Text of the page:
How to Be a Field Trip Chaperone:

Thoughts From a Teacher and a Chaperone

How to Be a Field Trip Chaperone:

Thoughts From a Teacher and a Chaperone

How to Be a Field Trip Chaperone:

Thoughts From a Teacher and a Chaperone

Elisabeth Oppelt

Oregon Teacher

 

As a high school arts teacher, I have been on a variety of field trips, from half day excursions to week-long out of state expeditions. I have been both the supervising teacher and a field trip chaperone for other teachers. All of these experiences have given me a clear idea of what I want in a chaperone as a teacher and what I want from a teacher as a chaperone. These are from experiences with high school students, but I’d imagine that many of them apply to younger students as well. Although, I’m sure there are added needs when dealing with little ones.

 

As a teacher, I love when my colleagues serve as field trip chaperones for me and my students. It presents a chance for them to get to know the students we teach better and see them outside of school enjoying a new experience. I also appreciate not being the only adult who has to solve problems, take care of the student who is crying or help a student find the bathroom. I have worked with so many wonderful chaperones in my career: staff members, fellow teachers, parents and my own family. The ones I loved working with did the following to make the field trip a success.

 

As a Teacher, What I Look for From a Field Trip Chaperone:

  1. Someone who will take roll: When I was in high school, we traveled out of state and went to a variety of locations, including a mall food court for lunch. When we left the mall, one bus did not take attendance and two students were left behind. My teacher had to take the bus an hour back to pick those students up. Ever since I became a teacher, that has been my nightmare. Count heads and take roll so we know we have everyone we are supposed to.
  2. Someone who gets to know the students: Field trips are unique experiences for students. For many it is the first time they are traveling away from home or doing a certain activity so there are a lot of emotions associated with that. They often want to talk about what they are experiencing with the adults they are traveling with. Be someone they can talk to if they are excited, confused or homesick. Help share the emotional work of taking care of a group of students doing something new.
  3. Someone who is prepared: Once the bus leaves, I likely will not have time to explain the schedule or expectations to chaperones. Come in having read the schedule and any other material and ask questions before the trip starts. That way everyone knows what is going on before we leave.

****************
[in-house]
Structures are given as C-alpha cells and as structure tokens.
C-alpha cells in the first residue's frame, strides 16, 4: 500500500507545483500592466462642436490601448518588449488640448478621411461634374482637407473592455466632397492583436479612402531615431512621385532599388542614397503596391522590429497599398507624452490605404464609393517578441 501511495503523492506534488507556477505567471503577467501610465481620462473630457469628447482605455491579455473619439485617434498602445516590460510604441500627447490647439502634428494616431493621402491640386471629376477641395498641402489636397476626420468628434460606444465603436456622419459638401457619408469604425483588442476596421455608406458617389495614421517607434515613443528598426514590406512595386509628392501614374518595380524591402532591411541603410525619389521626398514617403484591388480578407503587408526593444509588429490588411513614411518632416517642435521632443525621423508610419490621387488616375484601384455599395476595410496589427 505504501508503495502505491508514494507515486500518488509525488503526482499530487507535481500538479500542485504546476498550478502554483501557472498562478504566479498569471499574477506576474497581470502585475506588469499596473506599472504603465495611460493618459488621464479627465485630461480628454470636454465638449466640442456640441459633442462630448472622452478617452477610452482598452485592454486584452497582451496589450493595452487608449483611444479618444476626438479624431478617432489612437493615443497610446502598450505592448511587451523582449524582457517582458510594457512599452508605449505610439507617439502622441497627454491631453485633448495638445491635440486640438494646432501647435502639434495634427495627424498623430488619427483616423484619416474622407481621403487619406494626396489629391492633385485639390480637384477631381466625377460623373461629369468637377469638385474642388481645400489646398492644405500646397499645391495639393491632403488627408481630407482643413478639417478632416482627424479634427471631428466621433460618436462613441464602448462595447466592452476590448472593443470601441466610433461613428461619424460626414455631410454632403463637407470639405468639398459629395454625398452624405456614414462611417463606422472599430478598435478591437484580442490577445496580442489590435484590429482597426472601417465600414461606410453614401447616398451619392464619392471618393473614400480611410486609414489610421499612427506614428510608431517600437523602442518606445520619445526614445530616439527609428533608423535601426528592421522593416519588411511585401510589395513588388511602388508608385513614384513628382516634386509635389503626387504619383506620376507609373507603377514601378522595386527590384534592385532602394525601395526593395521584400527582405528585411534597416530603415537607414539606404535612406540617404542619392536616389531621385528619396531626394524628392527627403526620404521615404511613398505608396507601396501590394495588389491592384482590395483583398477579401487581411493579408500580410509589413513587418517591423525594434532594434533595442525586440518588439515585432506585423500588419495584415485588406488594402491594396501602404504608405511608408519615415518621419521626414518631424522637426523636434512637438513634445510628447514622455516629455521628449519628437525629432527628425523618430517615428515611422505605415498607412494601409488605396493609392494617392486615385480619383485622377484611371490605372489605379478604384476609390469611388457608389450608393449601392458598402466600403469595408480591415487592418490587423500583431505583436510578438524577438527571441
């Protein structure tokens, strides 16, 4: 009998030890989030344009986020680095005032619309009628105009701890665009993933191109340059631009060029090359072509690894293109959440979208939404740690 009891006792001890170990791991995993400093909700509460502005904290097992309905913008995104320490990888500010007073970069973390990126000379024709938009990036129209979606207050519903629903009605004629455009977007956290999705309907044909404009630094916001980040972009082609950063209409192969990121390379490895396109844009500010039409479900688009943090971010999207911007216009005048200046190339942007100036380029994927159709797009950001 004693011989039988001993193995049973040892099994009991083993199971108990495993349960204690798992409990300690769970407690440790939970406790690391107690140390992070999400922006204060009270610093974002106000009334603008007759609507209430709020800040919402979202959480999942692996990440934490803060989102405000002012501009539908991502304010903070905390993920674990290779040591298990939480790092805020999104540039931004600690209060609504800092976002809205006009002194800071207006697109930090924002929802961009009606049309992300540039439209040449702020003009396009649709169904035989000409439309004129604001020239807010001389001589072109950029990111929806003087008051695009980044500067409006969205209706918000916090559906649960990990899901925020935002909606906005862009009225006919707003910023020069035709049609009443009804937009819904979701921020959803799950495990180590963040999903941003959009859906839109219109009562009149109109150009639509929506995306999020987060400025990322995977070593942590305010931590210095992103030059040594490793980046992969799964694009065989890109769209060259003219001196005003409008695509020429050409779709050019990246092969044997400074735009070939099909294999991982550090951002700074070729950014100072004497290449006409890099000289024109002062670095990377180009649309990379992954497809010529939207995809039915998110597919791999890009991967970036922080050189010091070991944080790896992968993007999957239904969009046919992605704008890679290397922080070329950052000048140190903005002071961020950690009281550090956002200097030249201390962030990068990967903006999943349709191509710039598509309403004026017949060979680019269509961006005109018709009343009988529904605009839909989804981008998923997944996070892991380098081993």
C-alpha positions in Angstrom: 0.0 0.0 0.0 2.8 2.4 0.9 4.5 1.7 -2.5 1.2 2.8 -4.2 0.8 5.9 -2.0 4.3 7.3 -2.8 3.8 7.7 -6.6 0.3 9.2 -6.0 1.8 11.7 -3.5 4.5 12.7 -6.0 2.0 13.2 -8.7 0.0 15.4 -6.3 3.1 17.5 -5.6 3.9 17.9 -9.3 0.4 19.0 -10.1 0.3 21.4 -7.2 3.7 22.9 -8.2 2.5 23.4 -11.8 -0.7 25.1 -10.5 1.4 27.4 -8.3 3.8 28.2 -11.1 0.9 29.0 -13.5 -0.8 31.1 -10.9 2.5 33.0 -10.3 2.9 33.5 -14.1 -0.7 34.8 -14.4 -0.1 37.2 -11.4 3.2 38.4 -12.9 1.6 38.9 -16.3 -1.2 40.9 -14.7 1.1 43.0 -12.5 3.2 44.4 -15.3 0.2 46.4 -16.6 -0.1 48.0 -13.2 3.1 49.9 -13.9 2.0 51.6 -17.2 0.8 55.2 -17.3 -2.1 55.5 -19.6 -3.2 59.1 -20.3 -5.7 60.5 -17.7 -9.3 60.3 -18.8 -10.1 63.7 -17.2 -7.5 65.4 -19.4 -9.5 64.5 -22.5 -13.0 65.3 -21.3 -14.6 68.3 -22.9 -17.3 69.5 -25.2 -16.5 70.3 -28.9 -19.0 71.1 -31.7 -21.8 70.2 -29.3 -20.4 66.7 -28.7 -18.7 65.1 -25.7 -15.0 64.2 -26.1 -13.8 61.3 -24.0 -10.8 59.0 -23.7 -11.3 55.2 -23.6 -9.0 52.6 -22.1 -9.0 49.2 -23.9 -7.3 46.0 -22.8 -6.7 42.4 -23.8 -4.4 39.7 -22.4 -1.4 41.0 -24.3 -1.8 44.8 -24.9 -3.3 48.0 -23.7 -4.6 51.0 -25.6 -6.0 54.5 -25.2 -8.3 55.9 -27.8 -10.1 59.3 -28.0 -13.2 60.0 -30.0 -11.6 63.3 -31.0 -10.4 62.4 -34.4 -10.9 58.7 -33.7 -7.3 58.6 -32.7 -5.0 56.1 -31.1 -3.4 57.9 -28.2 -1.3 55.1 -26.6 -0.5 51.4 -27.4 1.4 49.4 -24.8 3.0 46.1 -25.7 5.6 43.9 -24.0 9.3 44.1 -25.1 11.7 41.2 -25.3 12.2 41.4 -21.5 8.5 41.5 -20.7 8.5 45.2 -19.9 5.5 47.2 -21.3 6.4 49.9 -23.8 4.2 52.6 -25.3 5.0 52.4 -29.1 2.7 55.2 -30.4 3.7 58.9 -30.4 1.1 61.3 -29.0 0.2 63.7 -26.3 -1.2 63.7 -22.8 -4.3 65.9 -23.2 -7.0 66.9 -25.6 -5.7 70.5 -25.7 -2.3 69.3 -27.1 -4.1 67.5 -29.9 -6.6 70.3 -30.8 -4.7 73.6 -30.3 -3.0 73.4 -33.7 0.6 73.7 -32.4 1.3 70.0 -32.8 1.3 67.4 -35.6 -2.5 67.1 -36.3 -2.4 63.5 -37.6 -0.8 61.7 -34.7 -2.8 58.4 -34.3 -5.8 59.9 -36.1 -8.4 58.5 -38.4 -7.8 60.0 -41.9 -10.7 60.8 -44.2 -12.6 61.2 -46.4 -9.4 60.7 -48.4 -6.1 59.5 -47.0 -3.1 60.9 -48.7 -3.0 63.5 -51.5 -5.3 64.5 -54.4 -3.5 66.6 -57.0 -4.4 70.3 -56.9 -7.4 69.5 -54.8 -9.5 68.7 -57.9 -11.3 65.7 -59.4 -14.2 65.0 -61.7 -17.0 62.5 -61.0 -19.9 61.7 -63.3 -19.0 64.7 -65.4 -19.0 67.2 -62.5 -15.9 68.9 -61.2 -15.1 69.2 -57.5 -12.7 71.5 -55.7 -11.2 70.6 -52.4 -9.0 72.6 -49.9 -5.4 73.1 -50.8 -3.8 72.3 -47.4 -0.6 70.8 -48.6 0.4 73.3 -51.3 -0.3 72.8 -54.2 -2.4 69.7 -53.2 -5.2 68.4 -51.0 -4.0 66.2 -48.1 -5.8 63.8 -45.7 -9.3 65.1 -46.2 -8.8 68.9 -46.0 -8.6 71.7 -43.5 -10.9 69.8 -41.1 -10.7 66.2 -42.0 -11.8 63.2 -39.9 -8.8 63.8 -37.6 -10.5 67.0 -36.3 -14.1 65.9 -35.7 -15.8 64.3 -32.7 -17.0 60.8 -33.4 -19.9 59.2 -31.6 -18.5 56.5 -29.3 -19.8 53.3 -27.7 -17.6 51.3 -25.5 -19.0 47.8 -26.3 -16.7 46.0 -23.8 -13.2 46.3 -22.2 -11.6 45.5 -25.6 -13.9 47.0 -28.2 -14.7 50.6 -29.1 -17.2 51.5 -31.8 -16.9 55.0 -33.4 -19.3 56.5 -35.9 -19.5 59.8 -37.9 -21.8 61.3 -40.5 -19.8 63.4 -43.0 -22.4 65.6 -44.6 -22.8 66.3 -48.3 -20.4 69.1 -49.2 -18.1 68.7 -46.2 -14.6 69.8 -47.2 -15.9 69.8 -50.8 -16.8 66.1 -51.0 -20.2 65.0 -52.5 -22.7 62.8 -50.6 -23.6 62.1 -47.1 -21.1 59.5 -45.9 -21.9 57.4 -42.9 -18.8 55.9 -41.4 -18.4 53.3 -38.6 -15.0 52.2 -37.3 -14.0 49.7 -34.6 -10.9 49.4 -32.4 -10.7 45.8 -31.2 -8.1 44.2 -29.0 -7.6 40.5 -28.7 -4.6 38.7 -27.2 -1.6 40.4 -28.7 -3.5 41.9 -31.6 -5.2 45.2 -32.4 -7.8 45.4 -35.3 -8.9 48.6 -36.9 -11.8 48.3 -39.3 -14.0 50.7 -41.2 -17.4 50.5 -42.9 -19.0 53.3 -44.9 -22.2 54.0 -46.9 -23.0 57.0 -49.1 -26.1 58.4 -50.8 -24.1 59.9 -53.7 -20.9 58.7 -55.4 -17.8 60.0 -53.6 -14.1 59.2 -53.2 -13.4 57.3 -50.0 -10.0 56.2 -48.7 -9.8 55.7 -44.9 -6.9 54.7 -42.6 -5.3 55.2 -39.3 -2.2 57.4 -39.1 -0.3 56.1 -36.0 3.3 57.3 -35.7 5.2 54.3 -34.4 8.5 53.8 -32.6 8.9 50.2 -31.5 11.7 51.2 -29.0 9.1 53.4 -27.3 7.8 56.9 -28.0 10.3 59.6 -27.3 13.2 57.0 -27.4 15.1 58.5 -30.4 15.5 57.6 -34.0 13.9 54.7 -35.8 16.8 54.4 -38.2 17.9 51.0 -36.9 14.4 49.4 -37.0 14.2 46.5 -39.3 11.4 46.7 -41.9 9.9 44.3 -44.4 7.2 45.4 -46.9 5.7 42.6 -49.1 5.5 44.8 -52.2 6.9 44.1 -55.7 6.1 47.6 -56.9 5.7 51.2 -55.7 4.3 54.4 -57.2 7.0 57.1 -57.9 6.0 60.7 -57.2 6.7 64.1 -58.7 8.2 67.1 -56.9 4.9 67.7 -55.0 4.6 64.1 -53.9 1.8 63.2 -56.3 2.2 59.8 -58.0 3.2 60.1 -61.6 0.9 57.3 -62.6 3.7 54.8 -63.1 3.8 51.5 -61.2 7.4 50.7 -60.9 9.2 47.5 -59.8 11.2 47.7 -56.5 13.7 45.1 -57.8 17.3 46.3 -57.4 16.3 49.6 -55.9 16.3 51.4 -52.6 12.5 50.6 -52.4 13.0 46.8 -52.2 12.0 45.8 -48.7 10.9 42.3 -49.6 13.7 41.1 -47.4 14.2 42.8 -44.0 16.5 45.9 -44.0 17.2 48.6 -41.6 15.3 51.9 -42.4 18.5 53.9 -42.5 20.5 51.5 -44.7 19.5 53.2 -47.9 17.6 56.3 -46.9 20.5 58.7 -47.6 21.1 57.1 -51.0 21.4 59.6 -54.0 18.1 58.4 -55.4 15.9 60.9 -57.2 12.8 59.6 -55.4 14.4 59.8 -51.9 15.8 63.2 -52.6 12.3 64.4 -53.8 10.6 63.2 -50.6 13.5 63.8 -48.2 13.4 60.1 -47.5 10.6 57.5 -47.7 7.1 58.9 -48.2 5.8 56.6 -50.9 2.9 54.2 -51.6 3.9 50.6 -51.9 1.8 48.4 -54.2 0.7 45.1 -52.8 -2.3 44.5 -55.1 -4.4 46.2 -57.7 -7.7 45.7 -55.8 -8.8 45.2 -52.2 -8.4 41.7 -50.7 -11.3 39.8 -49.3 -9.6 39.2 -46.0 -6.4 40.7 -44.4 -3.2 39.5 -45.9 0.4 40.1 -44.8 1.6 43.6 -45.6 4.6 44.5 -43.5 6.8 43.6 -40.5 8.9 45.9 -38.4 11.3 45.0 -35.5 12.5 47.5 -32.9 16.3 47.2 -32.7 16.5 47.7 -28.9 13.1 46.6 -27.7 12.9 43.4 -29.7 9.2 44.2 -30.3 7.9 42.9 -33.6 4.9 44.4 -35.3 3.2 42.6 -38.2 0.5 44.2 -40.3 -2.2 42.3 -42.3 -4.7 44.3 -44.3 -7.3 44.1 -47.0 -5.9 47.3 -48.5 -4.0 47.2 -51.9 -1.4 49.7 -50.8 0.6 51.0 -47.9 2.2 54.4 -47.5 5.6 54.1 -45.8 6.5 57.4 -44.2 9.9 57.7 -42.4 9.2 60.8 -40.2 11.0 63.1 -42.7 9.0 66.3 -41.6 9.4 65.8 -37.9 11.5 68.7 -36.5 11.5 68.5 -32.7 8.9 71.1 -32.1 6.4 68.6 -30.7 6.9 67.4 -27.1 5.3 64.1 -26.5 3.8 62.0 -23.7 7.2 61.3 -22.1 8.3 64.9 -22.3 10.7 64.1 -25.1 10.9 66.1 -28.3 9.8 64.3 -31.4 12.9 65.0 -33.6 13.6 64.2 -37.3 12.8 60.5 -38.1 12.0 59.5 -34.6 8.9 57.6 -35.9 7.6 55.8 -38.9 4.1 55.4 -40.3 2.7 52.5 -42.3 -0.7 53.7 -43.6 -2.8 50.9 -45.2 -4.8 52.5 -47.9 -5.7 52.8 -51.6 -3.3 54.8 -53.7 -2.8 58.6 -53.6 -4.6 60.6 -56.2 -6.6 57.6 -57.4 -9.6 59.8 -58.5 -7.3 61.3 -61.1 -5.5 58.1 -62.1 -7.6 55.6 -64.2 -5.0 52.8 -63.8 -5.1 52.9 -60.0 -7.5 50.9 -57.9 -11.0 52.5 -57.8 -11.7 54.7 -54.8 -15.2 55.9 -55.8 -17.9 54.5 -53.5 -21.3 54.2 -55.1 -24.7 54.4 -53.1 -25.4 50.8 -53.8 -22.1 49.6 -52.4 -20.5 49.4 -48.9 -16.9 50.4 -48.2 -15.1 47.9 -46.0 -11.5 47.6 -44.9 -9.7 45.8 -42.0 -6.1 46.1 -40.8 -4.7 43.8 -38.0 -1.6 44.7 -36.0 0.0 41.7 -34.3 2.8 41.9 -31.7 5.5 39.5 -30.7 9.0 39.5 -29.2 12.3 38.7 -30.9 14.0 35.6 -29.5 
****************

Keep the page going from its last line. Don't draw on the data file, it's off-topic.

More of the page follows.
4. Someone who steps in to help solve problems: I appreciate it when, instead of waiting to be asked to do something, a field trip chaperone steps in when they see a problem. They pull a kid out who is being disruptive, wait to fall in at the back of the group as we walk from place to place, count heads as we go places and keep an eye out for drinking fountains and restrooms. They help solve problems as they arise instead of waiting to be told what to do.

 

I have also served as a field trip chaperone for other teachers as they have traveled with their students. It is generally a fun experience, though exhausting. I’ve slept on gym floors, spent thirteen hours on a bus one way and sat up with kids who were homesick. As a chaperone, I appreciated teachers who did the following:

  1. Made it clear what they wanted from me: Often I don’t know the students I travel with as a field trip chaperone as well as I know my own. Teachers have different expectations for behavior and field trip rules. When I’m told what the rules and expectations are for the trip, I can better help maintain order and keep everyone safe and happy.
  2. Established that I was an authority figure: Again, when I am working with students I don’t know, they can see me as someone they don’t have to listen to. Being established as an authority figure in the beginning makes it easier for me to do my job.
  3. Were organized: Traveling with students is intense and complicated. The more organized the trip is the easier it is for everyone. When teachers know where food is available, how long it will take to walk from Point A to Point B, what the weather will be like, etc. it means I can help the students and teacher keep things running smoothly. If we have to figure all that out as we go, it adds stress to everyone and makes even minor problems that come up seem huge and hard to solve.
  4. Prepared for contingencies: Things are going to go wrong on field trips. There will be extra time, delays, places will be closed. Teachers who are over-prepared, who bring card games for down time or DVDs for long bus rides, know about ice cream places or coffee shops where students can kill half an hour, really help keep students entertained and out of trouble.

 

Field trips are great learning experiences for students and can be incredibly fun. And they could not succeed without wonderful field trip chaperones! I have loved the chances I’ve had to travel with students and am forever grateful for prepared teachers and prepared chaperones who made those trips successful!

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